Full Stack Hosting in AWS – Part 3

In part one and part two, we began the process of hosting an application based on ReactJS, Spring Boot, and MySQL inside of AWS.  We secured a domain name, obtained a digital certificate, hosted our database in RDS and hosted our Spring Boot application in Elastic Beanstalk.  We’ll finish up in this post by hosting the ReactJS client and testing out the entire stack.

We’ll use CloudFront to host the client.  CloudFront is a content delivery network (CDN)  that provides more control than a pure S3 solution.  However, S3 is still involved; CloudFront sources the static content from a S3 bucket.

S3

First, we need to create a S3 bucket.  The name of this bucket must match the hostname that we intend to use- in this case, “sample-app.com”.

s3-1.png

The content in the bucket must be publicly readable.  The best way to handle this is by setting a custom bucket policy for everything in the bucket:

{
  "Version": "2008-10-17",
  "Statement": [
    {
      "Sid": "AllowPublicRead",
      "Effect": "Allow",
      "Principal": {
        "AWS": "*"
    },
    "Action": "s3:GetObject",
    "Resource": "arn:aws:s3:::sample-app.com/*"
    }
  ]
}

s3_bucketpol.png

Web hosting also needs to be enabled on the bucket.  This option is found on the bucket’s Properties tab.

s3-3.png

Now, we need to build and upload the front end content.

We simply need to execute npm install and then npm run build to build the sample ReactJS client. This produces a build directory containing the content we need to host in our S3 bucket.

The front end content can be uploaded to the bucket via the AWS web console or via a third party application with S3 support such as Cyberduck.

CloudFront

Now that our S3 bucket is set up and populated, we can move on to creating  a web distribution in CloudFront.  The following settings need to be provided during setup:

  • Origin Domain Name: .s3.amazon.com.  In our case, sample-app.com.s3.amazon.com
  • Viewer Protocol Policy: Redirect HTTP to HTTPS, since we do not want our users to access the site insecurely and as a courtesy want to redirect them if necessary.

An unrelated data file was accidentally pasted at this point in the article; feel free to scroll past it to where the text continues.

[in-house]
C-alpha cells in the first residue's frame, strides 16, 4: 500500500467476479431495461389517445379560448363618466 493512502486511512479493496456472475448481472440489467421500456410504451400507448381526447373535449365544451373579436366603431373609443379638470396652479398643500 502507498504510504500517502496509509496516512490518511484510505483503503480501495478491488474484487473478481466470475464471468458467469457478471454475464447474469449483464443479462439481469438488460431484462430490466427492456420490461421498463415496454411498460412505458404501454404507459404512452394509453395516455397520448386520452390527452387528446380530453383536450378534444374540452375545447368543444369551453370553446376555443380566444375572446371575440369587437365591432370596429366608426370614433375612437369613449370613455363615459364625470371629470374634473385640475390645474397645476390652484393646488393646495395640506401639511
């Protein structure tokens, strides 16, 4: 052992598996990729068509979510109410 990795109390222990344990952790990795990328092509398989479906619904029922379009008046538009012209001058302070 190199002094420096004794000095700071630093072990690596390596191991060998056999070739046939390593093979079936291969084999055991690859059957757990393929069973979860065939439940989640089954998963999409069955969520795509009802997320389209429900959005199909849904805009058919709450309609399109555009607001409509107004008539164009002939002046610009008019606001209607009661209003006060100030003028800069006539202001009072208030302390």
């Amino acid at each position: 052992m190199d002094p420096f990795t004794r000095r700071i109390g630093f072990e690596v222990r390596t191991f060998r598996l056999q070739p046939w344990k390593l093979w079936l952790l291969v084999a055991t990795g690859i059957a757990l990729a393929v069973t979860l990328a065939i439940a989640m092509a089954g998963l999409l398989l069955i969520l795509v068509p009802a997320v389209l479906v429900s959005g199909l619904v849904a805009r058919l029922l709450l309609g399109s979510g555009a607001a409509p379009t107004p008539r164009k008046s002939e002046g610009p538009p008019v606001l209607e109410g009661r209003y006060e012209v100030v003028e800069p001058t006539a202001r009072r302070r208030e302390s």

• Alternate Domain Name: the domain that our users will visit to access our site- sample-app.com
  • Custom SSL Certificate: the previously created digital certificate
  • Default Root Object: index.html

Route 53

We need to make one final visit to Route 53 in order to create a new alias record that points to our CloudFront distribution.

r53-cf.png

Test Drive

Our site is now up and available.  Content is being served securely, the front end is communicating with Spring Boot, and Spring Boot is communicating with the database.

sample-app-site.png
The sample application is a simple guestbook style application, but a more complex application could be deployed using the same approach.

Conclusion

A variety of options are available for hosting a full application stack inside AWS.  We used RDS, ElasticBeanstalk, and CloudFront in this walkthrough.  Some of the benefits of this approach include:

  • The AWS ecosystem can be fully leveraged:
    • Additional services integrate seamlessly, e.g. CloudWatch or any of dozens of other AWS services
    • Solution can scale as needed without rearchitecting anything
  • Commonly desired features are built in; e.g. RDS backups, version management within Elastic Beanstalk, etc.
  • Less setup and ongoing maintenance than other options
  • Has a tendency to be more secure, since most of the elements that need to be secured, patched, etc. are managed by AWS

This application stack could also be hosted directly on EC2 instances.  Or, the application could be containerized; multiple strategies are available for hosting containerized applications within AWS.

Hopefully, I’ve provided you with helpful insight into one of the options.

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